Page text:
It’s been a while…Here’s why.

Hi friends.

It has been a long while since I posted here.

I hadn’t anticipated taking such a long sabbatical, but after a busy work season this past spring, I needed a break. More than that, I needed some quiet.

The truth is, it’s getting awfully loud around here. And when I say, “around here,” I mean the worldwide web.

It makes me weary.

It’s like a traffic jam in hot weather…horns are honking and drivers are jockeying for position.

I’m weary of the competition and one upsmanship.
I’m weary of the bullying.
I’m tired of the barrage of promotions.
I’m sick of the rat-race that has overtaken the information super-highway.
(It requires too much merging. And anyone who knows me knows that highway merging makes me very, very nervous.)

Make no mistake…I love the internet! The convenience alone makes life so much better…I tried to explain to my kids how I used to do research. You remember…Reference books. Journals. Microfiche. (They stared blankly, as though I was recounting life in another millennium. Which, of course, it was.)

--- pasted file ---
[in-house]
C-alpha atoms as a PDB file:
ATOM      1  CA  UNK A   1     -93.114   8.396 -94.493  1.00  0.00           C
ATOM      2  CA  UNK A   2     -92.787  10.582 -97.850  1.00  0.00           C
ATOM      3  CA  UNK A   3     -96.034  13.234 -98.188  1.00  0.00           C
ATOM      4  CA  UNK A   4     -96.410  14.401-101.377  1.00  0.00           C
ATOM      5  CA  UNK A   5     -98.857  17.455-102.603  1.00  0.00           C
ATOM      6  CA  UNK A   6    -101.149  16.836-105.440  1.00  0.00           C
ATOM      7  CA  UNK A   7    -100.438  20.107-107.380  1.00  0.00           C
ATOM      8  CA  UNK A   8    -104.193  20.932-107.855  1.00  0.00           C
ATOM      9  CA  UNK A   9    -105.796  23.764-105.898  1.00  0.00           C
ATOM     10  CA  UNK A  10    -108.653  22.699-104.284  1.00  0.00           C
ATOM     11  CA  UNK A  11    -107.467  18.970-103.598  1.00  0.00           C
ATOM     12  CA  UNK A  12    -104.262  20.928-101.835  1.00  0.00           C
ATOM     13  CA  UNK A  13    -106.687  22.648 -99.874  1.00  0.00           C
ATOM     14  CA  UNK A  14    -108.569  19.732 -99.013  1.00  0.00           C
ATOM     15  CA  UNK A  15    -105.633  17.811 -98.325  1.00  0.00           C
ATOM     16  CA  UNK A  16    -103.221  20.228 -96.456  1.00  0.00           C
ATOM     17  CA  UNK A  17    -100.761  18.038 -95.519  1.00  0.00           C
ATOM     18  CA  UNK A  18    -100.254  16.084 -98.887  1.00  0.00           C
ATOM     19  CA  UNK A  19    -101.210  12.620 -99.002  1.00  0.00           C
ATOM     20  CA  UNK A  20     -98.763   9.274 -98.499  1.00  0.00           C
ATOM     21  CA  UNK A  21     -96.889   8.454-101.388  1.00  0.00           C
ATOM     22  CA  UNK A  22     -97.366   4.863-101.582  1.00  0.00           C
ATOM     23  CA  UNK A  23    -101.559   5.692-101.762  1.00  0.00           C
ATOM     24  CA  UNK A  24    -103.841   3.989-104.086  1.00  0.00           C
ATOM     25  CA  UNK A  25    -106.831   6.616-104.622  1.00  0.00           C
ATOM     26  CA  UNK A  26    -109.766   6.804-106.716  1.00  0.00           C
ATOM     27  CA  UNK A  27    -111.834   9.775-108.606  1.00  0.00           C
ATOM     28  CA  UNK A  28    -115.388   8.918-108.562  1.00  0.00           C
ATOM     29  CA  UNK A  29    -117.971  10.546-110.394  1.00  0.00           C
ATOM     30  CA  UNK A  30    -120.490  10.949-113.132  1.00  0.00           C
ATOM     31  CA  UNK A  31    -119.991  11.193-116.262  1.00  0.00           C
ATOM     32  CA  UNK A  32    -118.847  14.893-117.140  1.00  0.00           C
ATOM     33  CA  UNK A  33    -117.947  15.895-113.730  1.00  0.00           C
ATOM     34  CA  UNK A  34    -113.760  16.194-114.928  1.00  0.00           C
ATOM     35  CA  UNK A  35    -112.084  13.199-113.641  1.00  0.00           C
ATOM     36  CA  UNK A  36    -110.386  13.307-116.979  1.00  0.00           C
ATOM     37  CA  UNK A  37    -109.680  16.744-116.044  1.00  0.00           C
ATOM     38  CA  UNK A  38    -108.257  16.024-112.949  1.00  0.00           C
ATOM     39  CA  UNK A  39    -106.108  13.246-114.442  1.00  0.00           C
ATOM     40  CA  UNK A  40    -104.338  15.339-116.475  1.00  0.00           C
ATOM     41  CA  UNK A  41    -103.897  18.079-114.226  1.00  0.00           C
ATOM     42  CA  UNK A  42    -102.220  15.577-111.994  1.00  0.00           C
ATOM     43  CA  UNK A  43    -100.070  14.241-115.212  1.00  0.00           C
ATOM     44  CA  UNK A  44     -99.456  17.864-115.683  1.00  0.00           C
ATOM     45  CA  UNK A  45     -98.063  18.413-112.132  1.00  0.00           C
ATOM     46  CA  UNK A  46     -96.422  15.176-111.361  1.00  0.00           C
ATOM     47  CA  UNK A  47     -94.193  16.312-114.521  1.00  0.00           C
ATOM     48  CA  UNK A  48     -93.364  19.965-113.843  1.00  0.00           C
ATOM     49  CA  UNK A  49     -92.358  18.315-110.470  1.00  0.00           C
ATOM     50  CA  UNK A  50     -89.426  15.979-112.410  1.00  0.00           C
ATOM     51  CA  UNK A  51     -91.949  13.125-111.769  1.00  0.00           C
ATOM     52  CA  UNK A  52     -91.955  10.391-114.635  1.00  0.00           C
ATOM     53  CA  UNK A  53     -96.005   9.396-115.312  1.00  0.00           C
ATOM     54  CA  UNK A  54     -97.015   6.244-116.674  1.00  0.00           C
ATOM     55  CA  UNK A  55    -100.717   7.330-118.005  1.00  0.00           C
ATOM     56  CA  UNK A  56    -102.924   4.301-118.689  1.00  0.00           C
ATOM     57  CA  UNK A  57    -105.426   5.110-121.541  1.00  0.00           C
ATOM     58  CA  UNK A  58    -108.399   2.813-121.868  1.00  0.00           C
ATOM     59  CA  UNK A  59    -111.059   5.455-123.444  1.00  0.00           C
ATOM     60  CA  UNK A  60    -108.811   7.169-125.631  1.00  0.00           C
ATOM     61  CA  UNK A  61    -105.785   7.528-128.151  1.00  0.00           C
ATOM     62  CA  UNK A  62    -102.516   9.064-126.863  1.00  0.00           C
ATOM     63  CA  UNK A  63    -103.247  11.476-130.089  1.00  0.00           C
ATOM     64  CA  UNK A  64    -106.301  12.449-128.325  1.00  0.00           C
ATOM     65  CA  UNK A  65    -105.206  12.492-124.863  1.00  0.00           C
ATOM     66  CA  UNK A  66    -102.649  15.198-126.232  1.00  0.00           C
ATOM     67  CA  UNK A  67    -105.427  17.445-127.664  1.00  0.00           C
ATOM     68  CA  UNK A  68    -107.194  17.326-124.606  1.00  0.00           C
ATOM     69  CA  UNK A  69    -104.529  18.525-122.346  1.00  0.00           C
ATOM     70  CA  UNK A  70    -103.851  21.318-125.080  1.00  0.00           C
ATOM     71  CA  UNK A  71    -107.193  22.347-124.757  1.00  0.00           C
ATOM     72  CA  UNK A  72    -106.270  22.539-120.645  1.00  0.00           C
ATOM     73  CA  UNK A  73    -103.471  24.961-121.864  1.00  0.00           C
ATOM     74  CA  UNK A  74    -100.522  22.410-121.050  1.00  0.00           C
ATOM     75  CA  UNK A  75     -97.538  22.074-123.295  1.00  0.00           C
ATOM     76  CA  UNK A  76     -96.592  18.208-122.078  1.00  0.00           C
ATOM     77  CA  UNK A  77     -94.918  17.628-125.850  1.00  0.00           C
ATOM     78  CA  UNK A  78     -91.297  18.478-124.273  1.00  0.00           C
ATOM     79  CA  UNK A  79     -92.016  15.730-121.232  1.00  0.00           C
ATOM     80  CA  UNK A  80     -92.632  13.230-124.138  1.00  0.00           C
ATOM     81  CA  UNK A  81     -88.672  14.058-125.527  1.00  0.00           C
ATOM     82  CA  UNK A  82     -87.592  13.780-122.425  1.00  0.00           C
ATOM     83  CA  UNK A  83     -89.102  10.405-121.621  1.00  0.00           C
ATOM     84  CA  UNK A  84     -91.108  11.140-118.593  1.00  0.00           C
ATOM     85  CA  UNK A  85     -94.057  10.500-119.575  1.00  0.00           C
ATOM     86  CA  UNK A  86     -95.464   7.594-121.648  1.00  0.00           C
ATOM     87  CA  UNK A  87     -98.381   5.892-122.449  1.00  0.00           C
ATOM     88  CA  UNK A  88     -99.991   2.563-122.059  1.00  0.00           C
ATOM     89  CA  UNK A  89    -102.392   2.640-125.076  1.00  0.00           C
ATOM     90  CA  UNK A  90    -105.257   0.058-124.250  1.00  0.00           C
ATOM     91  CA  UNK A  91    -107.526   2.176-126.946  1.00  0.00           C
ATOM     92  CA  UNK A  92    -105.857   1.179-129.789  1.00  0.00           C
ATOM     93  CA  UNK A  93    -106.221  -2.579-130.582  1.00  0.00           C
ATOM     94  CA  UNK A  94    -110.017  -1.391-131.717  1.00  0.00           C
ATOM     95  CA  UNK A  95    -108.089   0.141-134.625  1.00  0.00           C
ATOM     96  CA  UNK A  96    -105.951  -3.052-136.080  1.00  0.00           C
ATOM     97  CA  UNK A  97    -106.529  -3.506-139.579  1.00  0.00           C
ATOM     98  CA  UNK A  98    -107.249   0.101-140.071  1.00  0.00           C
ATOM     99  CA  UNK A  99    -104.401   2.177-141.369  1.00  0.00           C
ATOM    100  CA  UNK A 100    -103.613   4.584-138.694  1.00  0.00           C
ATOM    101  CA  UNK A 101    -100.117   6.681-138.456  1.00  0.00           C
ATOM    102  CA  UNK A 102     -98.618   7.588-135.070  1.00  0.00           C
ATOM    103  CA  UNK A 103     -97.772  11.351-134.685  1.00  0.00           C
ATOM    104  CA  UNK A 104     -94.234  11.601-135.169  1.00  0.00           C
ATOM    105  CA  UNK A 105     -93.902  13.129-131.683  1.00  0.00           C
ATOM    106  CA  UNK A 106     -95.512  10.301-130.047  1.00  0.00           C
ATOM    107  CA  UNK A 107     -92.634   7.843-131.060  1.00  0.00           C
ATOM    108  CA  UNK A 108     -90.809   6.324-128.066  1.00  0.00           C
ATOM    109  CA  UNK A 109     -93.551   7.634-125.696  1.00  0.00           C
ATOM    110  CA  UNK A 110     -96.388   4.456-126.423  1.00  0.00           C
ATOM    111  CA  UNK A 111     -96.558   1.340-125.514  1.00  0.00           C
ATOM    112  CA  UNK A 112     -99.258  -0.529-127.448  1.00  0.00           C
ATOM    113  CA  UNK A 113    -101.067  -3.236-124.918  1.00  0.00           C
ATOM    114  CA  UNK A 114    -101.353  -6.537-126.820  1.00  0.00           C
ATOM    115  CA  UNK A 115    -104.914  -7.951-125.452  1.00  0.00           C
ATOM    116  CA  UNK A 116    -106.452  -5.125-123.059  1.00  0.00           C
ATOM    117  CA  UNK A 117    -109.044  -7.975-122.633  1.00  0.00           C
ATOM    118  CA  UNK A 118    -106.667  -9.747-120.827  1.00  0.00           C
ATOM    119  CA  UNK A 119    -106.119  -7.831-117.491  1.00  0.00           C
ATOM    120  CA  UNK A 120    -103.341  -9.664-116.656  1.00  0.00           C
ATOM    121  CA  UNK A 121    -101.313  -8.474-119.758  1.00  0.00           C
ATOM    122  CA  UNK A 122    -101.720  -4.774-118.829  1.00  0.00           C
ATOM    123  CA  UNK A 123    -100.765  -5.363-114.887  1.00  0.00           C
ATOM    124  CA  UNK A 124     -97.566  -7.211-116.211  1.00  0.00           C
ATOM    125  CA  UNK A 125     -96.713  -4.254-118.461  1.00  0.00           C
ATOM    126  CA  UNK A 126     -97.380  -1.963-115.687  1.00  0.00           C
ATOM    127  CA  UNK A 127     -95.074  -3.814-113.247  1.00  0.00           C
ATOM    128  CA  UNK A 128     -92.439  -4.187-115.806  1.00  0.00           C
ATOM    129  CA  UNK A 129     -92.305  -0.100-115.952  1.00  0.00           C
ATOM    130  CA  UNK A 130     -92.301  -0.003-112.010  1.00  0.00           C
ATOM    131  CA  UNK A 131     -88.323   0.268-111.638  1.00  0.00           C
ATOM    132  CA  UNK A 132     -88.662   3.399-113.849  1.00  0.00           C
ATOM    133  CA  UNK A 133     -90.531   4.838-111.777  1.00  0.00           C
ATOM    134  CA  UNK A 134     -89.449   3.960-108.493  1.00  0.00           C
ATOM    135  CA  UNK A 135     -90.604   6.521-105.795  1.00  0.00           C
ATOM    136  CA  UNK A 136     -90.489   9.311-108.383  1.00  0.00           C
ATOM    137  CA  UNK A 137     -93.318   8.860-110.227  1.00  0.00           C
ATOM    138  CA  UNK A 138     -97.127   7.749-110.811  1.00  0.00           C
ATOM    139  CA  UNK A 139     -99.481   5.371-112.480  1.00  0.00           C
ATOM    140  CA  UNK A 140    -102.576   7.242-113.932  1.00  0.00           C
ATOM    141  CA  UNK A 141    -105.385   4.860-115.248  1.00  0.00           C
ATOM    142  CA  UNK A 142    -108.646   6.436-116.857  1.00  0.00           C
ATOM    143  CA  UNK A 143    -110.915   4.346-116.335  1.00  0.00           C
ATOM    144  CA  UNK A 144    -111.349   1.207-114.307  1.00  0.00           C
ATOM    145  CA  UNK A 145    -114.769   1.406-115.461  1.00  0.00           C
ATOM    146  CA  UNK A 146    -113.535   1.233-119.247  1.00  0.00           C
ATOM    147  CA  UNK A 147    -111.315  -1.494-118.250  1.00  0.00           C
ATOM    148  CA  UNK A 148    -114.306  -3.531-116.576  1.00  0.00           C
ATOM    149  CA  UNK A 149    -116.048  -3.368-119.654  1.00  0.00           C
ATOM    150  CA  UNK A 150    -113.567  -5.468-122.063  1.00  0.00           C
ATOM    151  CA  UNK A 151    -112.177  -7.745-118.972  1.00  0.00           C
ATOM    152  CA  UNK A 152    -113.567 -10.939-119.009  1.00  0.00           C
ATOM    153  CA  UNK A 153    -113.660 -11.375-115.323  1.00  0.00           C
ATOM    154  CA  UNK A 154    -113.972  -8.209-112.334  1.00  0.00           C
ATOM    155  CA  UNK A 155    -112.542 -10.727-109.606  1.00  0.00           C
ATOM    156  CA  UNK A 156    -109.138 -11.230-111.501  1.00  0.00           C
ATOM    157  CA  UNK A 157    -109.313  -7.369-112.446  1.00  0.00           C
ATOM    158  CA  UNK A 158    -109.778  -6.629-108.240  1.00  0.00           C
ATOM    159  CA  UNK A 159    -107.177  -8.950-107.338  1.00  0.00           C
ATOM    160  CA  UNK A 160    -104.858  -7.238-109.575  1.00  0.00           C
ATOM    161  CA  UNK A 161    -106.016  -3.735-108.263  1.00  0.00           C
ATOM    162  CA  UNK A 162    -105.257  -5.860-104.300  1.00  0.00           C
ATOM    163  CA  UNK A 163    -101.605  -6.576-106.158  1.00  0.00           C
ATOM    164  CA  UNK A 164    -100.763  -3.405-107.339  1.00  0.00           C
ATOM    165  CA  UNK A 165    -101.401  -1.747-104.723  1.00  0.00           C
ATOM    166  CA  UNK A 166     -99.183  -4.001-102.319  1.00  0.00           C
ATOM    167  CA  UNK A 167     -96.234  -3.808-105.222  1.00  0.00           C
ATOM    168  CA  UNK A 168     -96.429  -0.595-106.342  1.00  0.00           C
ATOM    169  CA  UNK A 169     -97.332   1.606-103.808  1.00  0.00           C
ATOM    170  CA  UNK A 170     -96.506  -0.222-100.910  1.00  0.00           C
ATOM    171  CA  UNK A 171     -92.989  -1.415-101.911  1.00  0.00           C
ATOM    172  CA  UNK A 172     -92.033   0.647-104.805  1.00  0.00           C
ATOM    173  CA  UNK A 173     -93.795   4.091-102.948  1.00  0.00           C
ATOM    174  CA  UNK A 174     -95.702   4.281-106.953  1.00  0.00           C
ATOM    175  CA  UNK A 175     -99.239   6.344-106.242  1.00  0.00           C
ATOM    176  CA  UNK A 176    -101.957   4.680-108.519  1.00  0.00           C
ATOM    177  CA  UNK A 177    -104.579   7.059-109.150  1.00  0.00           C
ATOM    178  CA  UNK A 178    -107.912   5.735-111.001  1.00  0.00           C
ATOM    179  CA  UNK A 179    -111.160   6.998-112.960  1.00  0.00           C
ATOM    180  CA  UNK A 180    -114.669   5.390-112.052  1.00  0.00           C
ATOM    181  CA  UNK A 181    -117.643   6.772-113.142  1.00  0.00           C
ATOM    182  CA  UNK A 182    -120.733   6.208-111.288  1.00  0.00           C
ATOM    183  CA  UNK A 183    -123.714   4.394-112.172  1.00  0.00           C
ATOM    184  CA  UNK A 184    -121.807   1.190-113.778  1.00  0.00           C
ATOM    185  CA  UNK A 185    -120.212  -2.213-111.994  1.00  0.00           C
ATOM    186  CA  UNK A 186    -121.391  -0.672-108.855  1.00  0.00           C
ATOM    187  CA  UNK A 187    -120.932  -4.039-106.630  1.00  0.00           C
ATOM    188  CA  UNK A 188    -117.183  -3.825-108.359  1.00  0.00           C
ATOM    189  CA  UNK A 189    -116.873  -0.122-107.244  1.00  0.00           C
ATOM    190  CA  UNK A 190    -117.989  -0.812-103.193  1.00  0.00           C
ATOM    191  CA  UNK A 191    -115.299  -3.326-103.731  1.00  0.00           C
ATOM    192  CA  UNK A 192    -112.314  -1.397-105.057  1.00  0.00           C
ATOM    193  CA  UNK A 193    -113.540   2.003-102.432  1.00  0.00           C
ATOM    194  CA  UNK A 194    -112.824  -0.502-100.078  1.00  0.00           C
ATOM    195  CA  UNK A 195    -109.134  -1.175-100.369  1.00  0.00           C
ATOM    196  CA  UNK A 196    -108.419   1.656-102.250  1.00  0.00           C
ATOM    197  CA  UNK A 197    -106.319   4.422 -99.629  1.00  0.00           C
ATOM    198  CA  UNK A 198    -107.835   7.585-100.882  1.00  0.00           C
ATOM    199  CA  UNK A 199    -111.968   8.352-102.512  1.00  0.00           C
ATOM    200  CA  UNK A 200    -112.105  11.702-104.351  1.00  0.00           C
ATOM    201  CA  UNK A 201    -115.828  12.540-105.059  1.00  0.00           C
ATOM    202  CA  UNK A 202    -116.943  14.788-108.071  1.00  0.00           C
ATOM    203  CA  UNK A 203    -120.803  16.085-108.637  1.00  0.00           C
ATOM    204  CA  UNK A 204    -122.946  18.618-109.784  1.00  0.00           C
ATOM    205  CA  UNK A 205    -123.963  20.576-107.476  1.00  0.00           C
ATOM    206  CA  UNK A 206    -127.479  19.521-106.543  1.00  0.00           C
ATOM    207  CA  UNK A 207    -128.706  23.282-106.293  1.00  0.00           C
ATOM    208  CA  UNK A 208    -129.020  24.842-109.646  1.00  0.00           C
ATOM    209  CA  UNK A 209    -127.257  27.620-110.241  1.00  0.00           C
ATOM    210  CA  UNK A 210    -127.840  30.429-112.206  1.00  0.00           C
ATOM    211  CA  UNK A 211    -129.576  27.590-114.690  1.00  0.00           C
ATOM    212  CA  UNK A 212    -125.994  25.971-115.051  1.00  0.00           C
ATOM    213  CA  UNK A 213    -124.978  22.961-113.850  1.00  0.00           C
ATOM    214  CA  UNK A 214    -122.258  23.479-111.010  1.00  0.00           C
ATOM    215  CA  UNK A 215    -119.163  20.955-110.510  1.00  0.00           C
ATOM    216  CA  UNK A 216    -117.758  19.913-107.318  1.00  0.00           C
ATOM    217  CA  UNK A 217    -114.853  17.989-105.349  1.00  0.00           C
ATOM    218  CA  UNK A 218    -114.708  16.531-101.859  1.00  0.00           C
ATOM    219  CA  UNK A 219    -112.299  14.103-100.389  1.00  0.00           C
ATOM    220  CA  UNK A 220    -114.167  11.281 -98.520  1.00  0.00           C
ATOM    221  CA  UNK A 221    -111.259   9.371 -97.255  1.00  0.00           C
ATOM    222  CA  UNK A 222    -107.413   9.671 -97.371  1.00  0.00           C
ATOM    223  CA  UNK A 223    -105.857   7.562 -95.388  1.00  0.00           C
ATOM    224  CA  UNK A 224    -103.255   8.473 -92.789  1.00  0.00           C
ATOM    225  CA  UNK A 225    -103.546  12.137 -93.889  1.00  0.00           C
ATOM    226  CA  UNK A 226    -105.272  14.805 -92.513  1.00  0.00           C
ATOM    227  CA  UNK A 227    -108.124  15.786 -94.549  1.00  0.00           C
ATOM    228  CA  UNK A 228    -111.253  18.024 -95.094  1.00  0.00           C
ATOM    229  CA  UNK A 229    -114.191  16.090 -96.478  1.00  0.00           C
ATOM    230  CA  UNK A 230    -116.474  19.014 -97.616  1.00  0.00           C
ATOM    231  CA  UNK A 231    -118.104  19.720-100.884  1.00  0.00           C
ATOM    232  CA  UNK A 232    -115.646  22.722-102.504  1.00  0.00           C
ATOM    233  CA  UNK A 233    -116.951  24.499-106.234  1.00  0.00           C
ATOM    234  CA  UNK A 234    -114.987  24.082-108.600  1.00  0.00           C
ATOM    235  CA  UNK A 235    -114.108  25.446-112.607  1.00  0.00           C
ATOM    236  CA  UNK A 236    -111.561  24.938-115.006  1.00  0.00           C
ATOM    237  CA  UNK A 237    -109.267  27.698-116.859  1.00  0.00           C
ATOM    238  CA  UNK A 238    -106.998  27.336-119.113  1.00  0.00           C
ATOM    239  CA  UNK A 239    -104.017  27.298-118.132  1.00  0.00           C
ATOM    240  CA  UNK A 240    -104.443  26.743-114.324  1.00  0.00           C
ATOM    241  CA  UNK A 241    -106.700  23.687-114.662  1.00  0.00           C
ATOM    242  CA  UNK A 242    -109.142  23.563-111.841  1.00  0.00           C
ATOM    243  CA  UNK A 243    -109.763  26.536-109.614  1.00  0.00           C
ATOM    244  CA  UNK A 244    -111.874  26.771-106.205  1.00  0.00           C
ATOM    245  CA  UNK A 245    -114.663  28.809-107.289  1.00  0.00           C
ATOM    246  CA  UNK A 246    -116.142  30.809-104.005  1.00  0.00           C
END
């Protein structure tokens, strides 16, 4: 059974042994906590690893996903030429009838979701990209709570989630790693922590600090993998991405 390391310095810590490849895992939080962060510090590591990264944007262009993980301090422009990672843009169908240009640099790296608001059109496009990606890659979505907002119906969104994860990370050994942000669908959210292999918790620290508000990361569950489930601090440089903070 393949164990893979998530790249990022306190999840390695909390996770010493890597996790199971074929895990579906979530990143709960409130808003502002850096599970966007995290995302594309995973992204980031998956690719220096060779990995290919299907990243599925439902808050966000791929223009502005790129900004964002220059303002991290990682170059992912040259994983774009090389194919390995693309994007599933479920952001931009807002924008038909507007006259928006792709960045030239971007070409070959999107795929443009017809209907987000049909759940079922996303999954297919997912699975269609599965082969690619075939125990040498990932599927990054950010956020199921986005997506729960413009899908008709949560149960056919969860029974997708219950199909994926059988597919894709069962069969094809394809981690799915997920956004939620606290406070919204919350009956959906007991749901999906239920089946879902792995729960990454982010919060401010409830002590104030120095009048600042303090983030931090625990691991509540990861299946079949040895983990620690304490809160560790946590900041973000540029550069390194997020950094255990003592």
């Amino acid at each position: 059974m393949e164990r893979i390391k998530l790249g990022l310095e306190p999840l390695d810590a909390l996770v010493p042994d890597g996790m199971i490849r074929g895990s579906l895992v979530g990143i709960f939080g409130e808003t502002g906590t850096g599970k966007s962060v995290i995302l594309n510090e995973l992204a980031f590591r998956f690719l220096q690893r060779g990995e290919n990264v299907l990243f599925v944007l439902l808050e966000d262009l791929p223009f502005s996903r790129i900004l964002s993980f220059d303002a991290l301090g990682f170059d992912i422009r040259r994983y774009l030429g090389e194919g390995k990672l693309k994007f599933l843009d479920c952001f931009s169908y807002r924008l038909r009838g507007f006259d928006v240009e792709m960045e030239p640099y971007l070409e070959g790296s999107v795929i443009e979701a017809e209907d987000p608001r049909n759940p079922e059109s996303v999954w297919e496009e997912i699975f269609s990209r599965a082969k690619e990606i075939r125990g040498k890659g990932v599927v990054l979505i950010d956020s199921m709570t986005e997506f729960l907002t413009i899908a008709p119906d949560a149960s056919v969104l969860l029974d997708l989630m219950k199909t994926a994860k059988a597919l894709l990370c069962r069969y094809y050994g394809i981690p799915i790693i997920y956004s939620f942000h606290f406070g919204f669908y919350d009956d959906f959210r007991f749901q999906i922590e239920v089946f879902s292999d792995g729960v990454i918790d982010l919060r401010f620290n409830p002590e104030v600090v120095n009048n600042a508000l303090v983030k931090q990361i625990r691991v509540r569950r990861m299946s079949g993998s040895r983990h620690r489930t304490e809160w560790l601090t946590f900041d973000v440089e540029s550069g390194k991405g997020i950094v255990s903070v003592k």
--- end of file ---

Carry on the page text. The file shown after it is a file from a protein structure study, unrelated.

Because of Facebook, I’m in touch with “old friends” more often; those friendships aren’t punctuated only by Christmas cards and reunions. We’re all a little more connected. I love seeing vacation photos and celebrating birthdays, new jobs, graduations, touchdowns and lead roles.

I worry, though, that by being so connected, we’re getting a little disconnected. Our memories and experiences are boxed into pithy hashtags while our touch screens have gotten us decidedly out of touch with each other. Life has become a caricature of itself as we clamor for attention and laughs and time on the virtual soapbox.

My wise grandfather, for whom my son is named, greatly appreciated architecture, science and technology. If he were here, Papa Bill would likely marvel at the speed and efficiency of the internet, and he’d love the richness of the information. But he’d also urge moderation. And, most certainly, he’d invoke one of his favorite quotes from Shakespeare: “To thine own self be true.” A gentleman, my grandfather always maintained his integrity and stood firm in his beliefs, without humiliating or belittling others…without having to have the last word.